Mattawoman & Chicamuxen
Many of the points, islands and coves on the Mattawoman and Chicamuxen belong to the Navy at Indian Head, Main Side and Stump Neck.
Leslie and I took Navy personnel to see two lotus beds located on federal property, and other sites that had significant plant species.
Submerged aquatic vegetation (SAV) was peaking. Water Stargrass (Heteranthera dubia) is now an obvious player amongst the wild celery, Eurasian water milfoil, hydrilla and southern naiad.
We motored through the uppermost reaches of the Chicamuxen and the SAV was compressed at low tide. The water was nearly crystal clear to five-feet and we saw dozens of cruising largemouth bass working the outside edge of the SAV line. This photo shows a water stargrass plant at the edge of the hydrilla bed.
A Maryland blue crab swims across the top of the hydrilla bed, kicking-up captured sediment as he goes. Does this crab realize that he is in near zero-percent salinity?
The inflorescence of wild rice (Zizania aquatica) is a common sight of the high marsh. Out wild rice occurs from Maryland, south to Florida and west to Texas.
The beautiful Turk’s-Cap Lily (Lilium superbum), super indeed.
Turk’s-Cap Lily can grow to 7-feet tall and has a brief bloom time in mid-summer. It grows in wetland meadows and sunny shorelines and does not have a floral scent. If you watch for any length of time, you will be sure to see a hummingbird. This plant is native, occurring throughout the eastern United States.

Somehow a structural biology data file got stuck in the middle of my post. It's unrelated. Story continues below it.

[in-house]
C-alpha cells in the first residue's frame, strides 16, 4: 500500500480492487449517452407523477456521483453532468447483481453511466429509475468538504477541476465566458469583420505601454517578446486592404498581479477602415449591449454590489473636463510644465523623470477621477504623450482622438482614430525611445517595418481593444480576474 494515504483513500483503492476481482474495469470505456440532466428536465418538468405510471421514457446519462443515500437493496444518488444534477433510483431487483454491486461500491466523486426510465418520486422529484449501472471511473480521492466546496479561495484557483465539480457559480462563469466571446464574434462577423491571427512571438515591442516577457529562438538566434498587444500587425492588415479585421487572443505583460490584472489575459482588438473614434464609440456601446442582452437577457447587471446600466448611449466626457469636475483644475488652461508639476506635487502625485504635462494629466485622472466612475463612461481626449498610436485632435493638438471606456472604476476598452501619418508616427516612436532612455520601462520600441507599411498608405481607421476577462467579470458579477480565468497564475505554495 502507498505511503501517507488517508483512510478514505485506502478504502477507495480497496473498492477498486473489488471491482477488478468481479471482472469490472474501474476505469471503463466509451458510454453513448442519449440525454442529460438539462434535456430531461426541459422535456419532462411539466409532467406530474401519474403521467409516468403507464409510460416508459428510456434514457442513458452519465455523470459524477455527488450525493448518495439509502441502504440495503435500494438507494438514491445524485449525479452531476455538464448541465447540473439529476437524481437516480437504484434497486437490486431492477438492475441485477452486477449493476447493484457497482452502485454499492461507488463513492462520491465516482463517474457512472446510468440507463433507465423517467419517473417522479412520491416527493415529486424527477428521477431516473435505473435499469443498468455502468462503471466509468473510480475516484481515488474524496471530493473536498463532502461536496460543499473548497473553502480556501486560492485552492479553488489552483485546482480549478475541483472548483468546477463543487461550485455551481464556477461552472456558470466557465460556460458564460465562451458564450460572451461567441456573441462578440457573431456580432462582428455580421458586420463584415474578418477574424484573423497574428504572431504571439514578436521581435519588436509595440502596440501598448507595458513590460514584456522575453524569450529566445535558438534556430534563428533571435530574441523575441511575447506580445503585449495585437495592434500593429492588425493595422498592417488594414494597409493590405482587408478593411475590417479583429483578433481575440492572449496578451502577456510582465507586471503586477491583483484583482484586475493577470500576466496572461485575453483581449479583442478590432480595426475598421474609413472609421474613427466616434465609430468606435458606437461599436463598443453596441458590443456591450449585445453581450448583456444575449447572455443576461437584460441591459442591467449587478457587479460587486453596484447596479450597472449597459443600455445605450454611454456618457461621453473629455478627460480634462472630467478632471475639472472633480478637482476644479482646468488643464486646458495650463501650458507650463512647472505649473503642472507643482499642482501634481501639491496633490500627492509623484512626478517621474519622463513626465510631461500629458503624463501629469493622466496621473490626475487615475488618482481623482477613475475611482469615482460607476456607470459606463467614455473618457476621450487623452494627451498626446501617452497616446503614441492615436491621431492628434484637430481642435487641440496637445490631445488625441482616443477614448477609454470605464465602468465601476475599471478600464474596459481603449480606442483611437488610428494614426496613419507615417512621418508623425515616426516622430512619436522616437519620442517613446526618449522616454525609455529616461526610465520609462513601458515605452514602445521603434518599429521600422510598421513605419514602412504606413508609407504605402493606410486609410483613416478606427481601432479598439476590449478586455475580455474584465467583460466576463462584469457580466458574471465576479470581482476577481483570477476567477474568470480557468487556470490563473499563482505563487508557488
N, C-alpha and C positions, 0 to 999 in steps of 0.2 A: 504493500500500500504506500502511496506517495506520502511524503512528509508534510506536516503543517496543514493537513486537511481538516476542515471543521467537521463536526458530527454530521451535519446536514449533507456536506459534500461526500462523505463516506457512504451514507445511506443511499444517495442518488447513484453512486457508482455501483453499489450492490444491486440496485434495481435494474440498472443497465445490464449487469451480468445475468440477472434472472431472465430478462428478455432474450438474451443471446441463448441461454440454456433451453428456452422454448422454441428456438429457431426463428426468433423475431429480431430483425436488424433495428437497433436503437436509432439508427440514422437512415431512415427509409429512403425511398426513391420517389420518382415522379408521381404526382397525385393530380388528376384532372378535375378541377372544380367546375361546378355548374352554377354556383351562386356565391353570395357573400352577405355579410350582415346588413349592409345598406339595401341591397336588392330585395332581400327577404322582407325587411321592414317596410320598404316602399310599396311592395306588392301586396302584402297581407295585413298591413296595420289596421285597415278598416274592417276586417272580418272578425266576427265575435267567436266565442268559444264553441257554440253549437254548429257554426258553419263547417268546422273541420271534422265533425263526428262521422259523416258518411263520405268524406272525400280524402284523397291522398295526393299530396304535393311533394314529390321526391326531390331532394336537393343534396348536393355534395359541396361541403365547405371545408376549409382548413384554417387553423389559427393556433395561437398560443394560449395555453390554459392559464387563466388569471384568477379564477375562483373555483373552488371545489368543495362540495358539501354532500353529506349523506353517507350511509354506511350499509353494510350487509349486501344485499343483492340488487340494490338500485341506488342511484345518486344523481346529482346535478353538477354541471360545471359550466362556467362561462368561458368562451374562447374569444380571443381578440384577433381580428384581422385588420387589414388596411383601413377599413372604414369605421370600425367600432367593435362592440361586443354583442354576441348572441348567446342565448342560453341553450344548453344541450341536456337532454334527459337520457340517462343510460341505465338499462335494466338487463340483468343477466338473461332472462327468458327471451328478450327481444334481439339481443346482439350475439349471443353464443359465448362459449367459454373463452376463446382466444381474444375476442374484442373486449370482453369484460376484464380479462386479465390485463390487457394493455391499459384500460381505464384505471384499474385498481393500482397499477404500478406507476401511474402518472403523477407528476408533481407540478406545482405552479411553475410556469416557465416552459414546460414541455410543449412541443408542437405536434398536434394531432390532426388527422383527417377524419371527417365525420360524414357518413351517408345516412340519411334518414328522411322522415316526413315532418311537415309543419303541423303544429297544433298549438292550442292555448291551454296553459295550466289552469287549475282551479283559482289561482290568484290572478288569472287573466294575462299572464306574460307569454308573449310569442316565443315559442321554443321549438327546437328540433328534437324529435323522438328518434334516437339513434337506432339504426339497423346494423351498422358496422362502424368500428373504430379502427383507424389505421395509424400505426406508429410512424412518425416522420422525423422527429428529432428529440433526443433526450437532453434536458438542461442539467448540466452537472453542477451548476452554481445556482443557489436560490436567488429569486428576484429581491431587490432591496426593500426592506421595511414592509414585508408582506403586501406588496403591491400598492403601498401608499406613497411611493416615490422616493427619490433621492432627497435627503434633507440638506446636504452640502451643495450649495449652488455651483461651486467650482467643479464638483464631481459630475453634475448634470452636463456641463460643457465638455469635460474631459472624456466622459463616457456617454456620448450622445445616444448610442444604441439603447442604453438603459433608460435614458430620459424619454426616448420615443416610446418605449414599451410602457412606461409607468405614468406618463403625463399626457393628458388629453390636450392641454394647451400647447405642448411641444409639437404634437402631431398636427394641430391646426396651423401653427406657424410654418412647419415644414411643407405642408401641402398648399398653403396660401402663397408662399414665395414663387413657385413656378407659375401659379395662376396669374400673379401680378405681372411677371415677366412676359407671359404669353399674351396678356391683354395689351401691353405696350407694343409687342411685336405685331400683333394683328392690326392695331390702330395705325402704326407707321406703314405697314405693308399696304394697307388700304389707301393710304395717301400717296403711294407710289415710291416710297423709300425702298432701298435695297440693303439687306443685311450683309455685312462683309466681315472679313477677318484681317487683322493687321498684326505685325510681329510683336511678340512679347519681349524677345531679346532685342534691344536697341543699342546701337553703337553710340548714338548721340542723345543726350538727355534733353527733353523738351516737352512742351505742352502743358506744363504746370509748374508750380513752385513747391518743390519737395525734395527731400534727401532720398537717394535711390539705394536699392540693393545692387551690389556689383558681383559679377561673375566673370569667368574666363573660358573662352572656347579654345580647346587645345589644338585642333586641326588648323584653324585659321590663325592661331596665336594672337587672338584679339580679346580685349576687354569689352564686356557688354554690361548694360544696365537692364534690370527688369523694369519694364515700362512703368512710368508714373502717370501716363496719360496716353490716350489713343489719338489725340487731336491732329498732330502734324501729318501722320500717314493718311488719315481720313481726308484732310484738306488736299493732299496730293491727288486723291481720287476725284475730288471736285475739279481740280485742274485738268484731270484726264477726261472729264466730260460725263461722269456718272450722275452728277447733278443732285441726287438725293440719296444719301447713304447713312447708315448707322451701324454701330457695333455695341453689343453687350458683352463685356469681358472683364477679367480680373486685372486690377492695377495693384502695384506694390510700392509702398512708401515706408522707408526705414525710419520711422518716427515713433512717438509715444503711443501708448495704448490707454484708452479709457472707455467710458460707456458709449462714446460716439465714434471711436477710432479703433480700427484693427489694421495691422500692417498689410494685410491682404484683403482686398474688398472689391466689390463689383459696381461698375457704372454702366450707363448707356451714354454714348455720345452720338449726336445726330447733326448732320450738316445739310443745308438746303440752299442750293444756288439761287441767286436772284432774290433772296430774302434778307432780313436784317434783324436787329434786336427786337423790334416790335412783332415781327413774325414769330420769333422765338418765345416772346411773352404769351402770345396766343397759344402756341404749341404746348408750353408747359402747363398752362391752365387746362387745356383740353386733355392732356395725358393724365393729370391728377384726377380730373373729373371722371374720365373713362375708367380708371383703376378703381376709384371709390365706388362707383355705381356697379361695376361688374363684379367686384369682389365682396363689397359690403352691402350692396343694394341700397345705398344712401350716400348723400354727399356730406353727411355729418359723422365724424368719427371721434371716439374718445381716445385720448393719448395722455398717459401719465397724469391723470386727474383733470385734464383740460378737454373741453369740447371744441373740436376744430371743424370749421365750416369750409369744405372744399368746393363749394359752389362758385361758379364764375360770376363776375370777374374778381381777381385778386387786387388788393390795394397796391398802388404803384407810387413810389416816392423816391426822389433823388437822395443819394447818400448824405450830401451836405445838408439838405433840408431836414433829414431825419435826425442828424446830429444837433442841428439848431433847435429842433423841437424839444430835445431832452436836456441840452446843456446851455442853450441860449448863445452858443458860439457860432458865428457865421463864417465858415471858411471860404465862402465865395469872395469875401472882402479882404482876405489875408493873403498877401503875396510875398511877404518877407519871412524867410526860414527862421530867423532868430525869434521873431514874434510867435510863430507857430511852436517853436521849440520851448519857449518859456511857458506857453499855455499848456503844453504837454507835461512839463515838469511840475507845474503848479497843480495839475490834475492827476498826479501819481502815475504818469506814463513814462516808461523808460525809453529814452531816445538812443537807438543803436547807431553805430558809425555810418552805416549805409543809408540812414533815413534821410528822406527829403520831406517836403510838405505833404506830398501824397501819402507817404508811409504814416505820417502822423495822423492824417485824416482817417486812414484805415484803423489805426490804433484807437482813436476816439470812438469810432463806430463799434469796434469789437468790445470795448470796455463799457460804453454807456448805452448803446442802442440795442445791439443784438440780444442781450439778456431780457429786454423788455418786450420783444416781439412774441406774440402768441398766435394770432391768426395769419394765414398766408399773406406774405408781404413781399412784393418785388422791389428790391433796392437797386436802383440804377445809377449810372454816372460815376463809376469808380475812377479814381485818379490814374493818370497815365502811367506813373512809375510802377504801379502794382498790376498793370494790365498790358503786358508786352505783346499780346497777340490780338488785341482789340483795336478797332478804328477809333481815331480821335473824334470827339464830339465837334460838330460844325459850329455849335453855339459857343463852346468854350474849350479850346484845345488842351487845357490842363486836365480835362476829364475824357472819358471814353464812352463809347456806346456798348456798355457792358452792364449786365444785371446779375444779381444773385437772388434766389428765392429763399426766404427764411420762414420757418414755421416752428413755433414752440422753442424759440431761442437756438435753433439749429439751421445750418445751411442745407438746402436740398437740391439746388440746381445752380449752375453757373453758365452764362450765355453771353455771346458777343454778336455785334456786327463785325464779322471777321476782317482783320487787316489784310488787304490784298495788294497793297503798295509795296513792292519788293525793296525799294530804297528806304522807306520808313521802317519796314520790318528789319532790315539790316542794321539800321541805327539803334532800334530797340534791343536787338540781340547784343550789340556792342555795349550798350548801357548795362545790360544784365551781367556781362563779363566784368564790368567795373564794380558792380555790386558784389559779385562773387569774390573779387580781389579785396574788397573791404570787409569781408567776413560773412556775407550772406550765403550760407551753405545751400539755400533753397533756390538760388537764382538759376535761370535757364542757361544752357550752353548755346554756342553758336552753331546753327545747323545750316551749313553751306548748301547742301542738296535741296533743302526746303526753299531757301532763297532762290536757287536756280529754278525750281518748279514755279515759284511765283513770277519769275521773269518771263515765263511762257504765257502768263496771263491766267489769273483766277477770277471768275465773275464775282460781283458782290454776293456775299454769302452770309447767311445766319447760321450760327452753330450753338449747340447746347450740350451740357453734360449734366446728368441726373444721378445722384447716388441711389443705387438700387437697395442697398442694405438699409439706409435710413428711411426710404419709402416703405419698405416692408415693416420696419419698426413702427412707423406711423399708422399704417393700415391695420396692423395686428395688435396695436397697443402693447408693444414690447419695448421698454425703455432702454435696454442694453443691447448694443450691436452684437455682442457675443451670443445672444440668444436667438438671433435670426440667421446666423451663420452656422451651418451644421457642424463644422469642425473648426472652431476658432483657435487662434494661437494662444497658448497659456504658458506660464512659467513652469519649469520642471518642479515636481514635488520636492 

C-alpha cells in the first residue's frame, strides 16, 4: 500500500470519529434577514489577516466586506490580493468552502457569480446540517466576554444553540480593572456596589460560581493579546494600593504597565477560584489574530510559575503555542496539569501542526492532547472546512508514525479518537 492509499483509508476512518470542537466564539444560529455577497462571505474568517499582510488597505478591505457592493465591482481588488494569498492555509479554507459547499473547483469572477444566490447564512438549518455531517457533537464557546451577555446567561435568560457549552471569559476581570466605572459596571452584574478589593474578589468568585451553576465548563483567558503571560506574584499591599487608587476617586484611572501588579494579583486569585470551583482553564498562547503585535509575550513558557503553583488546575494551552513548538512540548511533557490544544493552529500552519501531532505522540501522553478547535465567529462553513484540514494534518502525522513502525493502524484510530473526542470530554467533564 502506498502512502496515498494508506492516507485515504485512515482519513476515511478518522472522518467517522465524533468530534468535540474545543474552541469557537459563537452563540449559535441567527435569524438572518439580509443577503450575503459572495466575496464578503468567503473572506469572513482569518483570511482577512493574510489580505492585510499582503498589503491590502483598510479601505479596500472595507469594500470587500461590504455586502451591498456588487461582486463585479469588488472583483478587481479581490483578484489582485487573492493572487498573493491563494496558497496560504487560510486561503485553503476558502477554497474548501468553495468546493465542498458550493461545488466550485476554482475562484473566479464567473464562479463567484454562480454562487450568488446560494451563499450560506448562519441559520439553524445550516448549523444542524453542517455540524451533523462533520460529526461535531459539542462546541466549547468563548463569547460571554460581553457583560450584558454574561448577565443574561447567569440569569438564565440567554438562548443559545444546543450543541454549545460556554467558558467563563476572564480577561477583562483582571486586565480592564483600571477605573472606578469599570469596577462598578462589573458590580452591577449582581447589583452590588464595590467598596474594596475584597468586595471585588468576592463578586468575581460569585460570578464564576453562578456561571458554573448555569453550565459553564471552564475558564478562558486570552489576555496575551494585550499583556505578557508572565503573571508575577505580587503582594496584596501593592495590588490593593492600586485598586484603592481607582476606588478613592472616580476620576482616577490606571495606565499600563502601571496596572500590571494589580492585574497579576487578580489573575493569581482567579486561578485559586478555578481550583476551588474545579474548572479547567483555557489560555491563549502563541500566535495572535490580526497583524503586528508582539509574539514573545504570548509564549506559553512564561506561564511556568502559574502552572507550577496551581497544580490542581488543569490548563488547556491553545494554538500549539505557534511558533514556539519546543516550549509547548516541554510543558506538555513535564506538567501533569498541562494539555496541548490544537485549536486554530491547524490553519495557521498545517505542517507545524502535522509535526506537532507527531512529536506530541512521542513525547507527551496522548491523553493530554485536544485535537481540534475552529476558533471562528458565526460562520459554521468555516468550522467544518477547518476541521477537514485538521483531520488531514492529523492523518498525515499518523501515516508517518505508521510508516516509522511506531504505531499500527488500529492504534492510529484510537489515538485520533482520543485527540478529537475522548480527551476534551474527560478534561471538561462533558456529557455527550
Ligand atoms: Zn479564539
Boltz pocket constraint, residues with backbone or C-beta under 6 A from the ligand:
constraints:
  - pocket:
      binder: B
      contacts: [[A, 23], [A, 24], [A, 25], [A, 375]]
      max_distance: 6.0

Mystery solved. Leslie and I have observed that Spatterdock (Nuphar lutea, aka yellow pond lily) takes a beating more often than not each growing season. We did not know if it was disease, salinity wedge, infestation or what.
We ran our jon-boat into a patch of spatterdock and picked a few stems. Immediately we were covered in insects. In this photo you will see both the larvae (lower) and adult bugs (upper) of the skeletonizing Water Lily Leaf Beetle (Galerucella nymphaeae).
The grazing water lily leaf beetle is native, lays eggs on emerging spatterdock in June, and both larvae and adults feed heavily on the host spatterdock. The insect will overwinter in plant parts, and drowning is the main mortality factor. We noticed that spatterdock that always remains submerged was unaffected.
We surmise that the leaf beetle is similar to the locust leaf miner that devastates black locust trees each growing season, but that the locust refoliates as necessary without dying-off. It sucks to be a spatterdock, with waterlily leaf beetles around.
With our Navy personnel guests, we motored in close to get a few voucher photos of the Maryland State rare (S2), American Lotus (Nelumbo lutea).
The loyus is a large flower, and absolutely strikingly beautiful. All of the lotus aggregates have been field-located and mapped into our report.